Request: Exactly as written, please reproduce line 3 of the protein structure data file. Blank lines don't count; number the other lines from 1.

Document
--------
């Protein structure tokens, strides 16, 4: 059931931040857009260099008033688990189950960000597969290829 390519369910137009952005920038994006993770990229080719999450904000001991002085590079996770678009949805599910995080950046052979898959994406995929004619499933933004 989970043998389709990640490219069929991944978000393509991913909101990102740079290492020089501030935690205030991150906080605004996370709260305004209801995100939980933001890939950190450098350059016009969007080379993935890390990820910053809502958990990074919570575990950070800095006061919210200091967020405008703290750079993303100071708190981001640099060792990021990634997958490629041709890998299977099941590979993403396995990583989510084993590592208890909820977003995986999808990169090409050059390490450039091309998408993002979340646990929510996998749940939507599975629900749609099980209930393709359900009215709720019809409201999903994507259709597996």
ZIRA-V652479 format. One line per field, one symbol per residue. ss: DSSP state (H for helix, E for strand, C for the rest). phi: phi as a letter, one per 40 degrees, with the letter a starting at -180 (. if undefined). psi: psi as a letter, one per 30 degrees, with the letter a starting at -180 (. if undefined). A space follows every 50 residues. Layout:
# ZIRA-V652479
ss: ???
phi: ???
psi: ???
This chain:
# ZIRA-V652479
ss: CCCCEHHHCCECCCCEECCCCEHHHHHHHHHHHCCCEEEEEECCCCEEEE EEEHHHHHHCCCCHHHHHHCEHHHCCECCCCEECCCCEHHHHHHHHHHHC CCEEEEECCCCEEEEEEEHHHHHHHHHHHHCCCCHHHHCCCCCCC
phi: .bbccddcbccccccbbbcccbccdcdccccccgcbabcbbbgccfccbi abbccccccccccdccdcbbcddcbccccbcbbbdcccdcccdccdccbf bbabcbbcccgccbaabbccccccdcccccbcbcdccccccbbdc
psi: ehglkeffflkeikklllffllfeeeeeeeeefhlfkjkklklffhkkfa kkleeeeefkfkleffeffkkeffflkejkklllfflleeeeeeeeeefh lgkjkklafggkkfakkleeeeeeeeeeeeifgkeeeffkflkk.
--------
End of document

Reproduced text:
# ZIRA-V652479